Since 2003, Paul Rose – better known to the world as techno maverick Scuba – and his Hotflush imprint have shaped the direction of the electronic scene’s bass-heavy landscape more than most. 

Starting with the underground garage sound that became dubstep, and gradually teasing its dark, bass-heavy sonics through abstract electronica, jacking house and cavernous techno, they are the underground tastemakers behind era-defining club smashes like Joy Orbison’s ‘Hyph Myngo’ and 2013’s ‘Untitled’, the ubiquitous piano house banger by Paul Woolford. They also launched the careers of innovators as diverse as Mount Kimbie, George FitzGerald, and Sepalcure.

As a DJ and producer, meanwhile, Rose’s personal achievements have seen him ascend to rank among the UK’s electronic luminaries. He has released three artist albums, spun a mix for the esteemed DJ Kicks series, run a night at Berghain, and won a DJ Mag Best Live Act award in 2013.

A musical contrarian, Scuba has deliberately pushed against dance music currents, changing course when it suits him. After the melancholic statement that comprised his 2008 debut A Mutual Apathy, he released 2010’s Triangulation, a widely acclaimed opus steeped in shadowy cross-genre electronics. 

That was swiftly followed by excursions into deep 4/4 rhythms under the pseudonym SCB and then, almost out of nowhere, the release of 2011’s Adrenalin EP which paved the way for the following year’s jubilant 90’s house-inflected Personality album. “Even though Triangulation was incredibly popular I made a very conscious decision not to continue in that kind of stuff” says Rose, “I intended for a good proportion of the people that were into Triangulation to hate Personality.”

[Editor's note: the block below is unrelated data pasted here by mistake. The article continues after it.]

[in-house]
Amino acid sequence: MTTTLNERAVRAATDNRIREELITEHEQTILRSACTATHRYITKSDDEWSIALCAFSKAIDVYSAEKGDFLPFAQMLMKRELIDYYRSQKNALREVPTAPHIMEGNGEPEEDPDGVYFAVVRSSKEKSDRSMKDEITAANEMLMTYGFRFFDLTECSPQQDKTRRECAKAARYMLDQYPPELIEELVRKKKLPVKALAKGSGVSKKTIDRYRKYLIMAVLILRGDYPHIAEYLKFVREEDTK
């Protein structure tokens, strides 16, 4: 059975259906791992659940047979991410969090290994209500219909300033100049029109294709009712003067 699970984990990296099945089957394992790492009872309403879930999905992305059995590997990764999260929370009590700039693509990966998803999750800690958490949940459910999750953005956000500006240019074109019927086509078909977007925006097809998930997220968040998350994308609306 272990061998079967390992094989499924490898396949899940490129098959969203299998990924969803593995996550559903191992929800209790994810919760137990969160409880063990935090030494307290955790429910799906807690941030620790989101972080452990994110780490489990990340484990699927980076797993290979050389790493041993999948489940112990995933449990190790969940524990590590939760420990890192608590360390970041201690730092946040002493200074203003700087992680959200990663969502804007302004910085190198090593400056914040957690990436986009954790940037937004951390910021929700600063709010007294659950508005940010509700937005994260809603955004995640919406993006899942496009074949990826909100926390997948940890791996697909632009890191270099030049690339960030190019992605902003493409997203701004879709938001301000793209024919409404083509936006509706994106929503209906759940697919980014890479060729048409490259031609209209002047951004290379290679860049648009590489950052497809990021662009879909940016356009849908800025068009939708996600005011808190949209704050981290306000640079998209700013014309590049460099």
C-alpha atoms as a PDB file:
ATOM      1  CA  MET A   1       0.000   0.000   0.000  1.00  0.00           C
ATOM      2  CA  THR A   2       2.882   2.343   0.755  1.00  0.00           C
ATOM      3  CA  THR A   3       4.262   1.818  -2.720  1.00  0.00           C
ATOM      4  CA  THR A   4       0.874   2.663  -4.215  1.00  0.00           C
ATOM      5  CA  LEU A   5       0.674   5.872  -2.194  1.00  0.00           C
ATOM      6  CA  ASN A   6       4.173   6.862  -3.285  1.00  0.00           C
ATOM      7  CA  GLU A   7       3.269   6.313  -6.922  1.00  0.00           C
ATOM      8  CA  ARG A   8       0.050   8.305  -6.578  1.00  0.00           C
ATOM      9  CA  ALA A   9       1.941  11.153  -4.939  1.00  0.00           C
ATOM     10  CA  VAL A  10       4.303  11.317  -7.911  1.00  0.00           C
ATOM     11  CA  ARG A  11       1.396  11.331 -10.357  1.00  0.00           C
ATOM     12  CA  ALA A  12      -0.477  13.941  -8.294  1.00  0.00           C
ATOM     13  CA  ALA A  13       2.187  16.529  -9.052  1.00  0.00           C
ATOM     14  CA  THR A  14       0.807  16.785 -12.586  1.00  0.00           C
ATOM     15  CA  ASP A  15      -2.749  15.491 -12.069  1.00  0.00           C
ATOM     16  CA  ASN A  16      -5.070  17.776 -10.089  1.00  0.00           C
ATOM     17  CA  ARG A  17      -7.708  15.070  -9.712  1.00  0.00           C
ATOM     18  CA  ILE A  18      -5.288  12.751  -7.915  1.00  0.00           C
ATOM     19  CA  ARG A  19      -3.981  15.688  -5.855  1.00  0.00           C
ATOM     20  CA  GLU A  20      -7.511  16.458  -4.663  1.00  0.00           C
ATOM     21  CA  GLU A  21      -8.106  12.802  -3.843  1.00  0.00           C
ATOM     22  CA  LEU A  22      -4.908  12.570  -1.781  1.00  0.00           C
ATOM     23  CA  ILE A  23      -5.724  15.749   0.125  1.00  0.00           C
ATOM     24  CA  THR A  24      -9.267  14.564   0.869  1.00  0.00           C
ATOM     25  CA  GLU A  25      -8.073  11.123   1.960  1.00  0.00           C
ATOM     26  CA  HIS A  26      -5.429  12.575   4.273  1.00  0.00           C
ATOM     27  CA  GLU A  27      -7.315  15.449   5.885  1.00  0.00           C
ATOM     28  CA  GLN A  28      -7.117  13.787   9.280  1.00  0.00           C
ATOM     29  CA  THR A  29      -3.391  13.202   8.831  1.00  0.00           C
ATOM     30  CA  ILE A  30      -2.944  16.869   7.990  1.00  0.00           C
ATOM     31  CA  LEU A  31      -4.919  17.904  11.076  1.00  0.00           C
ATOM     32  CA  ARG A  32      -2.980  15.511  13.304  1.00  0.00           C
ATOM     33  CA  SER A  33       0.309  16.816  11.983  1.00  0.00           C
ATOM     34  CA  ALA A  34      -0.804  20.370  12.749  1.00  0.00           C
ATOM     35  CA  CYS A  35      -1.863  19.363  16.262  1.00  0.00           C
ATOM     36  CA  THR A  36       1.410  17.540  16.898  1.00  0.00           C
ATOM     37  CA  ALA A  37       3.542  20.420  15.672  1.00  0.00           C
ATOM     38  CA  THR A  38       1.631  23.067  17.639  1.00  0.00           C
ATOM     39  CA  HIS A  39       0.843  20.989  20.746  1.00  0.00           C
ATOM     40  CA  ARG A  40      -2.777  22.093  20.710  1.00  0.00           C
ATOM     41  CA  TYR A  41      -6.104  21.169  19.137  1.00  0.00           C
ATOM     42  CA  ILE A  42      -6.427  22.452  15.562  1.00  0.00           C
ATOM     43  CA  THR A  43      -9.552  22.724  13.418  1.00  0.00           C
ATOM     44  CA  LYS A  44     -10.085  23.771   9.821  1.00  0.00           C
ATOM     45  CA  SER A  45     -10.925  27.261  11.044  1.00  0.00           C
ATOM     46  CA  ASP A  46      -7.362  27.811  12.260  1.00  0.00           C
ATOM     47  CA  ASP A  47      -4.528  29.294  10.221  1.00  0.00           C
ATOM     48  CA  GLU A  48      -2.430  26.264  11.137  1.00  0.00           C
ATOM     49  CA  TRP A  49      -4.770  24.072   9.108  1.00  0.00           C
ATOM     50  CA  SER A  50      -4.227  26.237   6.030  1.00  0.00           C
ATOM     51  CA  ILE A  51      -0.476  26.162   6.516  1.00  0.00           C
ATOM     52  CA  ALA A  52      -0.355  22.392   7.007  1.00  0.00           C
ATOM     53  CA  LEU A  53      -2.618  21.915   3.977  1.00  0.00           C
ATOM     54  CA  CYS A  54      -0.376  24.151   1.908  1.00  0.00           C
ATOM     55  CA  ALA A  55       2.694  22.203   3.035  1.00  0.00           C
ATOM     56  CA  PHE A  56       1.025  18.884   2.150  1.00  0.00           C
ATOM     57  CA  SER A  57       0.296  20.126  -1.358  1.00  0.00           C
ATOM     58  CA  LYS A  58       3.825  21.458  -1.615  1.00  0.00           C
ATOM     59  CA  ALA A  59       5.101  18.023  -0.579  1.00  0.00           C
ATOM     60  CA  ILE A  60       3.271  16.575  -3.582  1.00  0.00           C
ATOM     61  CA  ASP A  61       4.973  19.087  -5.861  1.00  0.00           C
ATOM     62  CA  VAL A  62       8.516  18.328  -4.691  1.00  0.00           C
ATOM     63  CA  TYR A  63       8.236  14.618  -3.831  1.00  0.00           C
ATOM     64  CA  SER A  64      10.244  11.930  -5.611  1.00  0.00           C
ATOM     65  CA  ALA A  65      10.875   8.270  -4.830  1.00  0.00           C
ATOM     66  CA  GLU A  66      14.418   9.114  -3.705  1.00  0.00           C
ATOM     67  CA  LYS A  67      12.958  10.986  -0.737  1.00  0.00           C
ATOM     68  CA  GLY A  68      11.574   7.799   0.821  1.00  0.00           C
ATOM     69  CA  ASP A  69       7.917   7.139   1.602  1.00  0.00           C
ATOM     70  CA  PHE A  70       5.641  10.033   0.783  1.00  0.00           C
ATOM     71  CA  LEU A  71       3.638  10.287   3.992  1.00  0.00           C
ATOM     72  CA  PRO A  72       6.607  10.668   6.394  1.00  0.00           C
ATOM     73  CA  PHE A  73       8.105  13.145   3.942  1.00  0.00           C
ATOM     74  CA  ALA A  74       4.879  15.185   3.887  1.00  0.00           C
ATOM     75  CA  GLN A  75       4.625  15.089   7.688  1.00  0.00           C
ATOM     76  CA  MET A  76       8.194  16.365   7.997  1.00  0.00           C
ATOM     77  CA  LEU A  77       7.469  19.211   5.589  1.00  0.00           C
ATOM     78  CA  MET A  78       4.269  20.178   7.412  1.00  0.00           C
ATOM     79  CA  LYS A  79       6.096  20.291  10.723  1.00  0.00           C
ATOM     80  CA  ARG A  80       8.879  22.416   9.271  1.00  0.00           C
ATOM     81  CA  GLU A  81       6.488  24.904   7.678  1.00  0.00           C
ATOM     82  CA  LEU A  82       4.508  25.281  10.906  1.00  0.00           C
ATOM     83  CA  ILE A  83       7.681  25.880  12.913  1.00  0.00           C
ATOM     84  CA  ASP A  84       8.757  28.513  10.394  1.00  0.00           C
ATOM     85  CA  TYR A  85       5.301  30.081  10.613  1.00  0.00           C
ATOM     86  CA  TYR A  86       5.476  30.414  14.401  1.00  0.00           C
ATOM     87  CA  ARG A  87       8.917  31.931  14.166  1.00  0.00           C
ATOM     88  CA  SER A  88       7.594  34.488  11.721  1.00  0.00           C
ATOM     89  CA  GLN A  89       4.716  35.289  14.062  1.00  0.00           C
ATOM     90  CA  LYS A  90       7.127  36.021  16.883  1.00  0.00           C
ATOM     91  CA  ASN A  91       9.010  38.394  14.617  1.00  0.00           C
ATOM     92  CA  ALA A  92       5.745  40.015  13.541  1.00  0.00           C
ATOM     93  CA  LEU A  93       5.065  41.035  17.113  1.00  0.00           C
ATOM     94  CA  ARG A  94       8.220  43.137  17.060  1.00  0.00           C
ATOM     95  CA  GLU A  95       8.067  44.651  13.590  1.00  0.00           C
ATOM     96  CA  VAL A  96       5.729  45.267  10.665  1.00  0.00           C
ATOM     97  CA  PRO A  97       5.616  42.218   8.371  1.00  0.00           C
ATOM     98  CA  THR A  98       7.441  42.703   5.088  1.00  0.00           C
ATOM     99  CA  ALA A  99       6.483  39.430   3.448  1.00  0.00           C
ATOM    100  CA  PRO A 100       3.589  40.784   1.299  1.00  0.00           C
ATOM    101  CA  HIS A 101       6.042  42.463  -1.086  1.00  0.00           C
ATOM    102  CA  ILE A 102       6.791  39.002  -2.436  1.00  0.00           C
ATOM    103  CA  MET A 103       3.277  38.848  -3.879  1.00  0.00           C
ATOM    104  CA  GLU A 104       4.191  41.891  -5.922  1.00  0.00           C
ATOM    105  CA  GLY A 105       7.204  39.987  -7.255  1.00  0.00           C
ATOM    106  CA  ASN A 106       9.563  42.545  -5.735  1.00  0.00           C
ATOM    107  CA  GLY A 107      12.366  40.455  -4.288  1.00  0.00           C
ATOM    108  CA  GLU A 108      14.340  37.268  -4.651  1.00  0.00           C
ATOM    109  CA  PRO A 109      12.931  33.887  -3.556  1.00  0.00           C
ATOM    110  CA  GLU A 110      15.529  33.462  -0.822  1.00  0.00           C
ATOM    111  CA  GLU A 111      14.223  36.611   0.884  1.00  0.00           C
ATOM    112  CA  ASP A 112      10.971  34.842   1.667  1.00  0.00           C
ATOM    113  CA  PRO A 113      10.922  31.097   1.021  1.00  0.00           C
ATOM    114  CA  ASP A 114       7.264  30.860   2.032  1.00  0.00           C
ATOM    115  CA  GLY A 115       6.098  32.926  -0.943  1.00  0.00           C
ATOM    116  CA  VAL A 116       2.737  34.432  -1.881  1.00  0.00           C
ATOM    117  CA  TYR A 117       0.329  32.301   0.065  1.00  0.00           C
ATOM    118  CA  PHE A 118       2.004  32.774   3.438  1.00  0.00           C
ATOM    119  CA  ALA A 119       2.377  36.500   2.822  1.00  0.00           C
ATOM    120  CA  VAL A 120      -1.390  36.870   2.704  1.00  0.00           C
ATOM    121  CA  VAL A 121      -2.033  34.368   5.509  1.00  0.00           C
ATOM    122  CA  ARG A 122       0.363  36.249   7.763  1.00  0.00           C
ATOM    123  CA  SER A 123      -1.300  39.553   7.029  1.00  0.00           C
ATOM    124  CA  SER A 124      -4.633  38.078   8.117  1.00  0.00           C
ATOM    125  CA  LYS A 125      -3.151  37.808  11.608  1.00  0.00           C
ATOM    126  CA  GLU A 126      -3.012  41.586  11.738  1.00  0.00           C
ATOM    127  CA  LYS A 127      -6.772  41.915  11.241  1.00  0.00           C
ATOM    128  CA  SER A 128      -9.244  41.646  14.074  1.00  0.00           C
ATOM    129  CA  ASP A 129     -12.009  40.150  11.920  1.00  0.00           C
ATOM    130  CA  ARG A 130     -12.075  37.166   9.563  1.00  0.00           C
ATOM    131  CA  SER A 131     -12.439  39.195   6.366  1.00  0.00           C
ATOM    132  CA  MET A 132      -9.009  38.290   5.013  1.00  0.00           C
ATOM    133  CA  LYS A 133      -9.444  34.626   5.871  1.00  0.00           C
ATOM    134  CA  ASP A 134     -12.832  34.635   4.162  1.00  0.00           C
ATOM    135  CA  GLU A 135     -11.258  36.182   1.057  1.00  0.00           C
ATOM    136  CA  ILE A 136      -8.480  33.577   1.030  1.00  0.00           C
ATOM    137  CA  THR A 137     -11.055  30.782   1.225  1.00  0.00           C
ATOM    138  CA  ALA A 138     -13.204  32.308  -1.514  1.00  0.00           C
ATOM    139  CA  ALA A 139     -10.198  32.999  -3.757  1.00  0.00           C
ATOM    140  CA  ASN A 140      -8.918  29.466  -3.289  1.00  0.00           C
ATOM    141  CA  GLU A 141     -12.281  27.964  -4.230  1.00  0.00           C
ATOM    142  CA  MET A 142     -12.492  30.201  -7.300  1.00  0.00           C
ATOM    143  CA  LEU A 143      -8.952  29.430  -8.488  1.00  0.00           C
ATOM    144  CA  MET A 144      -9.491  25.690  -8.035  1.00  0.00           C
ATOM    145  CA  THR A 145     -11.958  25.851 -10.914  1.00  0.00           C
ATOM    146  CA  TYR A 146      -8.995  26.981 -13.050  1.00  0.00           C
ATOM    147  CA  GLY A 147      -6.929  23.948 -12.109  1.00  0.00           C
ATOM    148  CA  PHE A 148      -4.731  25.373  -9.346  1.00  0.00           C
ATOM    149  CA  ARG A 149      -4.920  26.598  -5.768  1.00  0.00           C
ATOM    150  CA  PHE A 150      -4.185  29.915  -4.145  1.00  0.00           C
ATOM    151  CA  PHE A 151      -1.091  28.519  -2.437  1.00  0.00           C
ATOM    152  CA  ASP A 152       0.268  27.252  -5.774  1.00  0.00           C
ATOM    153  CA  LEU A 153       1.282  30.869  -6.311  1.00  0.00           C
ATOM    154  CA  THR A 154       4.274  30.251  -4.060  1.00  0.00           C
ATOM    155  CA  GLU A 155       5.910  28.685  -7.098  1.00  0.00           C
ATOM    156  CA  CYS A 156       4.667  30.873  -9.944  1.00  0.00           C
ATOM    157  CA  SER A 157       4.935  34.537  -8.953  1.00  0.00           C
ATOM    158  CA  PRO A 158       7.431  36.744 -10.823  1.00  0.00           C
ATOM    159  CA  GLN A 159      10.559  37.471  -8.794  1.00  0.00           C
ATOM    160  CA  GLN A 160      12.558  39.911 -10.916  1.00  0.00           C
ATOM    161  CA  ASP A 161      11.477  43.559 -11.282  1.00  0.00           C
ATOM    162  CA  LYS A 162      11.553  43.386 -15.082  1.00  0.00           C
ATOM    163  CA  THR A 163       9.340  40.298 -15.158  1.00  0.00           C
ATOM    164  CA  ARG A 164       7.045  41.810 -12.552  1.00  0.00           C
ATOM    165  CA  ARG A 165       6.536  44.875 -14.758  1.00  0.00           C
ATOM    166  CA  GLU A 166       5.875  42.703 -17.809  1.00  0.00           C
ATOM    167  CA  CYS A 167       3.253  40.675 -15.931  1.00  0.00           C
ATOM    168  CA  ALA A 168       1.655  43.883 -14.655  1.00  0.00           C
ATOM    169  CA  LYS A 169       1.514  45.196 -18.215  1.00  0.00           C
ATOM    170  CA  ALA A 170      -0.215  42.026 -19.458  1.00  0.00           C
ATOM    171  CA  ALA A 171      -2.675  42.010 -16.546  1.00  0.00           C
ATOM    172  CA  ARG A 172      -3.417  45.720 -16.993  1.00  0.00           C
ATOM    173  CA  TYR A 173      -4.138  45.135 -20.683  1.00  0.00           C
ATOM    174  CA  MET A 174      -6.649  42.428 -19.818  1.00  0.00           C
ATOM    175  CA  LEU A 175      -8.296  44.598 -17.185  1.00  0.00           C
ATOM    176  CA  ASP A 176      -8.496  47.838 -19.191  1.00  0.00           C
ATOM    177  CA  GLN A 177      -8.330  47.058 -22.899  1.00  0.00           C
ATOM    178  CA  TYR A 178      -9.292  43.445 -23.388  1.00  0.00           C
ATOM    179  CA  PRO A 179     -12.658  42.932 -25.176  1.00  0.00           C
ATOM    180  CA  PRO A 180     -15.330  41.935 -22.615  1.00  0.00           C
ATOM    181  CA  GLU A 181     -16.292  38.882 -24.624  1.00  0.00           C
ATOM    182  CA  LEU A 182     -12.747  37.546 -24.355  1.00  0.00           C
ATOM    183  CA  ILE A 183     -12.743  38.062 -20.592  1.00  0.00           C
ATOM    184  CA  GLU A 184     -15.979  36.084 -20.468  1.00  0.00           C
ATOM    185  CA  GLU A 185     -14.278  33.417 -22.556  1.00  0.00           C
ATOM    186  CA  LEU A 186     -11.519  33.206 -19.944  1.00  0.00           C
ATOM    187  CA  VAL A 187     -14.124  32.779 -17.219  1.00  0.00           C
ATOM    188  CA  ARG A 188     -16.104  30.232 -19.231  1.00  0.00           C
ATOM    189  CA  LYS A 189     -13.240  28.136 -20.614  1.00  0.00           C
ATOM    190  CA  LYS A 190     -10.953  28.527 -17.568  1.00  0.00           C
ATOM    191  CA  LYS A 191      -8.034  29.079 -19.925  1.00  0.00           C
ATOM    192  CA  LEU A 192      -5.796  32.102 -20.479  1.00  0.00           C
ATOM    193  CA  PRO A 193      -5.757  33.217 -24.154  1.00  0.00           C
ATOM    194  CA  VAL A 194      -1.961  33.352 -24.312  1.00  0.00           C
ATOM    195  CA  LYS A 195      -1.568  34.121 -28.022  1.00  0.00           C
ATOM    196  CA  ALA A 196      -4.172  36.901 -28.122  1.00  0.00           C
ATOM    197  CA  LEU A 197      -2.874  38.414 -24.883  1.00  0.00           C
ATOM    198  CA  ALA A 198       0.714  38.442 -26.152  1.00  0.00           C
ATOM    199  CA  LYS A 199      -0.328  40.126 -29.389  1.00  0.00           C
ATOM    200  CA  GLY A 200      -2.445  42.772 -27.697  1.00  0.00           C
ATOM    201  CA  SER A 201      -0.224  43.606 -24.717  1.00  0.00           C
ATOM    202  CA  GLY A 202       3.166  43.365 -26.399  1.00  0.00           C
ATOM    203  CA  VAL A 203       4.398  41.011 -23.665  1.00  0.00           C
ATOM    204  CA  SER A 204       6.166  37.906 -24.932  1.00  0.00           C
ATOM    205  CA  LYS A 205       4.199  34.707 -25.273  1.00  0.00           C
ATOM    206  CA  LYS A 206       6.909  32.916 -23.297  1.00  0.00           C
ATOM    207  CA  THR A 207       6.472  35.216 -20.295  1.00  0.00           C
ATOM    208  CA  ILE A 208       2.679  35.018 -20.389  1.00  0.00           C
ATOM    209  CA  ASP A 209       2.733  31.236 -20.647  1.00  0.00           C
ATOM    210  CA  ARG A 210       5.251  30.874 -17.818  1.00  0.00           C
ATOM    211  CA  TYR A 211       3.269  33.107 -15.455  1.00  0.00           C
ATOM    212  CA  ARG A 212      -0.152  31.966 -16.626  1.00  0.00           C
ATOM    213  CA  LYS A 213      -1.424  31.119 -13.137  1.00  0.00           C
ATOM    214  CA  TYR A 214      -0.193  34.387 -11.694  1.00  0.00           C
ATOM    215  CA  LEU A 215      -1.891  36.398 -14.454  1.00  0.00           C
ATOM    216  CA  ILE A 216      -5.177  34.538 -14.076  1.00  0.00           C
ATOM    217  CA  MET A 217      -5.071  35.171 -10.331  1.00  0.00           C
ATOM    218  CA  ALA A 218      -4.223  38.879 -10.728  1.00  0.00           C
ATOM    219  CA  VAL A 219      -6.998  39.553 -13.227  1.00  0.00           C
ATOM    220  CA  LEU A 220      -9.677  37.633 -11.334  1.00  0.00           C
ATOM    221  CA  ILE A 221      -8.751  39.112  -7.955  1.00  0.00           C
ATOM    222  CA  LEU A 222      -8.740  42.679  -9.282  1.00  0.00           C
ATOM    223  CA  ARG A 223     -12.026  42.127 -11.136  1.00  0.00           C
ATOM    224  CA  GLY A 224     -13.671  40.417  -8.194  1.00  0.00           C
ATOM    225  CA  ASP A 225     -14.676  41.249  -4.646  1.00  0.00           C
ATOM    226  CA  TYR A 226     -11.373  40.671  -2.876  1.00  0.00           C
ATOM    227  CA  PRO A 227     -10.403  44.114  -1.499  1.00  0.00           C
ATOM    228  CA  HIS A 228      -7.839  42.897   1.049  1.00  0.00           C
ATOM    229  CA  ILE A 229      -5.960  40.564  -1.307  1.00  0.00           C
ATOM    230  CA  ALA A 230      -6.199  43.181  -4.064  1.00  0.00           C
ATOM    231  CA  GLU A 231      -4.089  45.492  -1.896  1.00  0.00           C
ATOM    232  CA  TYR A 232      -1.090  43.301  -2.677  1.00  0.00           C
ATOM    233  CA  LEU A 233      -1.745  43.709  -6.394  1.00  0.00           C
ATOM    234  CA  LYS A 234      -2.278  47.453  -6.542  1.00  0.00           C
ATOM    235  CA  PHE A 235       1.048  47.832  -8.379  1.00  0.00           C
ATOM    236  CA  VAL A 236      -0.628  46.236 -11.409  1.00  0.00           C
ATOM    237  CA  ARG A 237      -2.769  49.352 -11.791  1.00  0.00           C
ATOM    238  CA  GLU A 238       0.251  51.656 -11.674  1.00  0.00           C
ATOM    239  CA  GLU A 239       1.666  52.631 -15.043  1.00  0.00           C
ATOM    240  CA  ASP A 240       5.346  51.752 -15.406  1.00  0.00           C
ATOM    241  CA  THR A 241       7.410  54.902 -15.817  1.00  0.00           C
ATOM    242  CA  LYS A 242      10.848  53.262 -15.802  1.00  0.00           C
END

As a label, Hotflush’s output has changed as much as the constantly developing Scuba sound. After a period where album projects were the norm on the label, the recent direction has been towards, as he puts it, “the grassroots nitty-gritty dance-scene stuff”. 

He continues: “We made a conscious decision to move away from albums and just release singles last year, which worked really well. We’ve released less and tried to make each single more of an event. In 2015 we’re going to be back into albums though.”

Moving forward, 2014 heralded a fresh musical approach for Scuba. Speaking frankly, he explains: “I felt that I’d taken that approach of being intentionally contrary to its fullest conclusion and that it was time to do something different.” The Phenix series of EPs were the first sign of that: a darker, more introspective musical direction melding dancefloor dynamics with brooding atmospheres and spectral vocals. 

With a new album scheduled for March 2015 those foundations look sure to be cemented in the months ahead, and with notable releases for Recondite and Locked Groove, the future for Rose and the Hotflush imprint looks as diverse and exciting as always. 




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